Parkhöhle Weimar

Useful Information

Location: Weimar. Entrance near Liszt-Haus/Mensa of the Bauhaus-Universität (Bauhaus University).
Open: APR to OCT Tue-Sun 10-12, 13-18.
NOV to MAR Tue-Sun 10-12, 13-16.
Last entry 45 minutes before closing.
Fee: Adults EUR 3.50, Reduced EUR 2.50, School pupils EUR 1.50.
Classification: SubterraneaSewage System SubterraneaWorld War II Bunker
Light: LightIncandescent Electric Light System
Dimension: T=9 °C.
Guided tours: D=30 min.
Bibliography: Walter Steiner (1996): Die Parkhöhle von Weimar, Abwasserstollen, Luftschutzkeller, Untertagemuseum. Stiftung Weimarer Klassik, ISBN 3-7443-0118-4 (Deutsch - German)
Address: Parkhöhle Weimar, Marienstraße, Park an der Ilm, 99423 Weimar, Tel: +49-3643-545401, Fax: +49-3643-419816. E-mail: contact
As far as we know this information was accurate when it was published (see years in brackets), but may have changed since then.
Please check rates and details directly with the companies in question if you need more recent info.


1794 Herzog Carl August assigns the construction of the adit.
1796 adit completed.
1797 beginning of sand mining.
1815 abandoned and forgotten.
1944-45 used as an air raid shelter.
1992 rediscovered and restaurated.
1999 opened for the public.


The Parkhöhle (Park Cave) is located at the Ilm Park and obviously named after this location. The 500 m long tunnel, 12 m below ground, was constructed between 1794 and 1796 after an assignment of Herzog Carl August. It was needed for a brewery, which was a sort of hobby of the Herzog. However, there are numerous websites telling it was intended to store beer. That is obviously not true, it makes no sense to build a 500 m long and narrow tunnel for this purpose. A few cellar vaults would do the same trick without the need to walk a kilometer to fetch a barrel of beer. The tunnel was actually an adit, a drainage tunnel which should allow waste water from the brewery to flow to the Ilm.

The tunnel was never used as an adit, as the brewery was never built and never produced beer. Between 1797 and 1815 the tunnel was used to mine sand and gravel with the room and pillar method. As a result a huge labyrinth of vaults and passages existed around the tunnel. When it was abandoned it was forgotten and fell in disrepair. The tunnel was reopened and cleaned during World War II, and used as an air raid shelter. Because of its depth of 12 m it was very safe, other cities had to use the cellars of houses and many people died after the house had collapsed on top of them. But after the war the tunnel was closed and almost forgotten.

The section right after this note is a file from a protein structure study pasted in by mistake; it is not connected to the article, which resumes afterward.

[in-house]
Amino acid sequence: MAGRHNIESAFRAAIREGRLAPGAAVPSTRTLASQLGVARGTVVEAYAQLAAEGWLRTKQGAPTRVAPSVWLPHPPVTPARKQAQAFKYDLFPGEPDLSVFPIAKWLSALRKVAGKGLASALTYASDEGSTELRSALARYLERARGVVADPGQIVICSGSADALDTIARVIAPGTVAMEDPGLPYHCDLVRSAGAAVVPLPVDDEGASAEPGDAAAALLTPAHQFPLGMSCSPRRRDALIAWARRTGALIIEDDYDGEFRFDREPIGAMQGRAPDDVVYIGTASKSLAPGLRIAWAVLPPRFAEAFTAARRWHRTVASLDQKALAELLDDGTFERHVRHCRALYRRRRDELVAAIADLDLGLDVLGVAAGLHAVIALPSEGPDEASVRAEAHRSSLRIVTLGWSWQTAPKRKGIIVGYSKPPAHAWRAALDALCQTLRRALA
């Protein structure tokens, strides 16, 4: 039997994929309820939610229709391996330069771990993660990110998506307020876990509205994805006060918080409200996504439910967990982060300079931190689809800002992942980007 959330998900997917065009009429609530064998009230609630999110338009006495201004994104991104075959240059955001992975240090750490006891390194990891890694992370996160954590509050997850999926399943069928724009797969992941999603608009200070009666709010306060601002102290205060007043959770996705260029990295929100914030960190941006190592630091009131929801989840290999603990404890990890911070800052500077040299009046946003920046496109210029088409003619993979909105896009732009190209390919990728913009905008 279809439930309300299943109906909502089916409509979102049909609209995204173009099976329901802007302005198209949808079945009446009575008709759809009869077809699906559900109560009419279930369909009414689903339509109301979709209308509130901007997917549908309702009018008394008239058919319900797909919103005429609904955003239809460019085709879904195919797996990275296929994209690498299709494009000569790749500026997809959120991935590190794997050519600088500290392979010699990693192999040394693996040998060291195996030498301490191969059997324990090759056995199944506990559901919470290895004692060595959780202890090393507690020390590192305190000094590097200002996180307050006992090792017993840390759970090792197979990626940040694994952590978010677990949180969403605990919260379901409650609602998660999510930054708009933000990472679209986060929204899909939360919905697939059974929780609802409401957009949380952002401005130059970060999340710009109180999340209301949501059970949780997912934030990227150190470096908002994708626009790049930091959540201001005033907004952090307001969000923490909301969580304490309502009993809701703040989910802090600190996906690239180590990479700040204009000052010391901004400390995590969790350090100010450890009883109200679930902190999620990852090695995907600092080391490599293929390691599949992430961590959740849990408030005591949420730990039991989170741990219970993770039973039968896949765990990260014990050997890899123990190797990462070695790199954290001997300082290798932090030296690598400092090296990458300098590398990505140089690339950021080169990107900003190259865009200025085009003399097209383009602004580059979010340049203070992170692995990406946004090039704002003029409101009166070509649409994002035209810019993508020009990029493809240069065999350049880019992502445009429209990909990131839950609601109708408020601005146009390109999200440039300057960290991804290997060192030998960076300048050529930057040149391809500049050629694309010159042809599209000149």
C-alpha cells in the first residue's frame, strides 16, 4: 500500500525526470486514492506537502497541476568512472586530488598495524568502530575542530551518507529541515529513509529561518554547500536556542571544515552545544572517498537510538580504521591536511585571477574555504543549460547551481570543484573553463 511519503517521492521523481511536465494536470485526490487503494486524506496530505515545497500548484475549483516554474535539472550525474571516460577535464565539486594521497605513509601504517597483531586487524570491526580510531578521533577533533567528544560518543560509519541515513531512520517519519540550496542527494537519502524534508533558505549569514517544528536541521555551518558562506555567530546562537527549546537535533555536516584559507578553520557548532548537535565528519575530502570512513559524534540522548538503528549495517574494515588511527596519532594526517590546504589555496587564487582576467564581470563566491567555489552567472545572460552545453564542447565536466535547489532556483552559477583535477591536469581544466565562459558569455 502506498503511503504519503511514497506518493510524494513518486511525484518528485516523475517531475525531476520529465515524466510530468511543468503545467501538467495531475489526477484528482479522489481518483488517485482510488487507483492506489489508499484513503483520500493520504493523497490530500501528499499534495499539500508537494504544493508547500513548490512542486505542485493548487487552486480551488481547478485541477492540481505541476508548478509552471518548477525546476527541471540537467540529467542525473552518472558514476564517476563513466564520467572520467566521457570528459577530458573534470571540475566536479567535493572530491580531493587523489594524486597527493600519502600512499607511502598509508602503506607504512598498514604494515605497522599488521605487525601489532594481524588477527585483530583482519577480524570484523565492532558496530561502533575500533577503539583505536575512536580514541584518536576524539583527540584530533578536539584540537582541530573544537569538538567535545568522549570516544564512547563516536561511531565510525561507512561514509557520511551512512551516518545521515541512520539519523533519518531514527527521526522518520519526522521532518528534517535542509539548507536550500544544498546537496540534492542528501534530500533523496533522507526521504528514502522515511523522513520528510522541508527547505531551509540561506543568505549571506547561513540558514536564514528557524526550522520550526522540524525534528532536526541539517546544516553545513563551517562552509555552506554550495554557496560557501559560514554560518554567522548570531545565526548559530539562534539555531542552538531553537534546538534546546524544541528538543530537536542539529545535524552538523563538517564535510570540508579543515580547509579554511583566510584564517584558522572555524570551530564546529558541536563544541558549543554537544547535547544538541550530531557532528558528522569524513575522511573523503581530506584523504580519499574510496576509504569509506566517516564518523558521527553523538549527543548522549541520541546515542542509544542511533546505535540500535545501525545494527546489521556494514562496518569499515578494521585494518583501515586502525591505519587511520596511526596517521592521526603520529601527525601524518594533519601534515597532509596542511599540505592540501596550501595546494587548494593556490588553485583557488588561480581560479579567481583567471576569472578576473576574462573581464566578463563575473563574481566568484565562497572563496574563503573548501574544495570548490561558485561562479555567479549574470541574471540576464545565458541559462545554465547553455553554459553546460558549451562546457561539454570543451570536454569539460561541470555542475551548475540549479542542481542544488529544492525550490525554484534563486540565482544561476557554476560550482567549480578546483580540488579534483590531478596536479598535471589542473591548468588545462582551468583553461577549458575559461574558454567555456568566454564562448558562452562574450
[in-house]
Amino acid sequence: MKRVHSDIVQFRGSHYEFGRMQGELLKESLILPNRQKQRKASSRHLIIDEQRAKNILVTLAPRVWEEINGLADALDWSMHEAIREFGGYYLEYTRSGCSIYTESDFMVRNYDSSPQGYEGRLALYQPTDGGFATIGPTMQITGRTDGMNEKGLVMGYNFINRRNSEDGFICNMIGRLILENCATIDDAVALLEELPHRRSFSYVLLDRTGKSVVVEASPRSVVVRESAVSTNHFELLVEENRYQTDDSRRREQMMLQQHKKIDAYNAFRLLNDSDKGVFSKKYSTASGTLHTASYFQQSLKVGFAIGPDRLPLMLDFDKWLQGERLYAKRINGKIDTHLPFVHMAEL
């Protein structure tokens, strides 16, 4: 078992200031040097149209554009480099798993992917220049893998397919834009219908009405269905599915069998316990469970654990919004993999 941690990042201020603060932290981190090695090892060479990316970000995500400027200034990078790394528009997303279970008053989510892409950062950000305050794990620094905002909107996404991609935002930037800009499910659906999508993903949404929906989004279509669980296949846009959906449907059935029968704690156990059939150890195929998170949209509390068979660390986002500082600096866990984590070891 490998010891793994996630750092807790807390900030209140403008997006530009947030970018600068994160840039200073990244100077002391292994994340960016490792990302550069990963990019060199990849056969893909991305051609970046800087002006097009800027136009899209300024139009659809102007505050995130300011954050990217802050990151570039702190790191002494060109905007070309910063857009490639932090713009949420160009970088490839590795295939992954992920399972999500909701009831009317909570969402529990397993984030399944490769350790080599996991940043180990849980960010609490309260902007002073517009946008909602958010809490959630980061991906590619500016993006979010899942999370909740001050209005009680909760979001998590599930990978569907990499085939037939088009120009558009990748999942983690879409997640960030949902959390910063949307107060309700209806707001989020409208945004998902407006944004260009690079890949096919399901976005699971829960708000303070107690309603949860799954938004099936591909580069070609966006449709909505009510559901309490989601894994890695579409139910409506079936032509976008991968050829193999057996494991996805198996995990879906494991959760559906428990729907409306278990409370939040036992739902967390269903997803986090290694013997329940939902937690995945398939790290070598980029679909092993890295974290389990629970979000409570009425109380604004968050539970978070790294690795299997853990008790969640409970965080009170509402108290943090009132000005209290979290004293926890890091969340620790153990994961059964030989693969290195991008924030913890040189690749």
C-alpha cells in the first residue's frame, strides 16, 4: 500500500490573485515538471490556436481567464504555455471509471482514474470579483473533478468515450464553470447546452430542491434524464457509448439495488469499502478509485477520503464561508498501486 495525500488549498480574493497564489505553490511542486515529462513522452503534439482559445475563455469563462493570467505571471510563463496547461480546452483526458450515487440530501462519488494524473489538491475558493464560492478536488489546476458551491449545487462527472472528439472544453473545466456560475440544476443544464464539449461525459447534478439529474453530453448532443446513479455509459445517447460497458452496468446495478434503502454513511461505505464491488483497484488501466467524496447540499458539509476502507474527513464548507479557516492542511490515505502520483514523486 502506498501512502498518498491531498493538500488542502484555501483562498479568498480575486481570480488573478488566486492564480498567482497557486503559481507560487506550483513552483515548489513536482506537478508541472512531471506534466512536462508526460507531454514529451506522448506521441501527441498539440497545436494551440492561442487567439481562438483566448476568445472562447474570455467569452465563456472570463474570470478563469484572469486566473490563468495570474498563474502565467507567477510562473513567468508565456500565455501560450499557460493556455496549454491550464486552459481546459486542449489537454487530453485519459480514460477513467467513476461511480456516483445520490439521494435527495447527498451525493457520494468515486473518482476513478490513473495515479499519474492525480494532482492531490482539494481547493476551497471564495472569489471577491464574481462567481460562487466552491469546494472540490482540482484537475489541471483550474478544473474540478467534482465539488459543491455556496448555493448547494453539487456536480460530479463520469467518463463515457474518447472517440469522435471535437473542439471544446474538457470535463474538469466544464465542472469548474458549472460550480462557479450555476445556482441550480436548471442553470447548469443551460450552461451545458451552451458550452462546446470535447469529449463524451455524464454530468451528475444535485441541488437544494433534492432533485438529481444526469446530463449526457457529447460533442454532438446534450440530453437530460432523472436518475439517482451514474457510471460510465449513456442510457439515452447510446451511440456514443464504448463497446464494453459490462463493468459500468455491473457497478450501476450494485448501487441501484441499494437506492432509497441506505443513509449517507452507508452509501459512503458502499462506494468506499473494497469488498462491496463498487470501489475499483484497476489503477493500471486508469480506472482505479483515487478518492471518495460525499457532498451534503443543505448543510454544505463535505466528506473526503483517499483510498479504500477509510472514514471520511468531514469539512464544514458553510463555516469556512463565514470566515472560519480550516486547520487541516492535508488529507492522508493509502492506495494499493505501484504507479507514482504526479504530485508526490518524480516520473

The Parkhöhle is located between the slope of the river Ilm valley and the Belvederer Allee. The entrance is located close to the Liszt-Museum, the other end is at the Nadelöhr (eye of the needle), an artificially created "natural" bridge. There is an underground exhibition explaining the geology and the history of the "cave". This exhibition also makes clear that it is not a cav, although it is named so, because it is of artificial origin.

The rock in which the Parkhöhle is located is travertine or tufa, limestone deposited by a limestone rich spring. It is full of holes and the imprints of plants. The geologic specialty was a reason why this tunnel was often visited by Johann Wolfgang von Goethe, who lived i Weimar.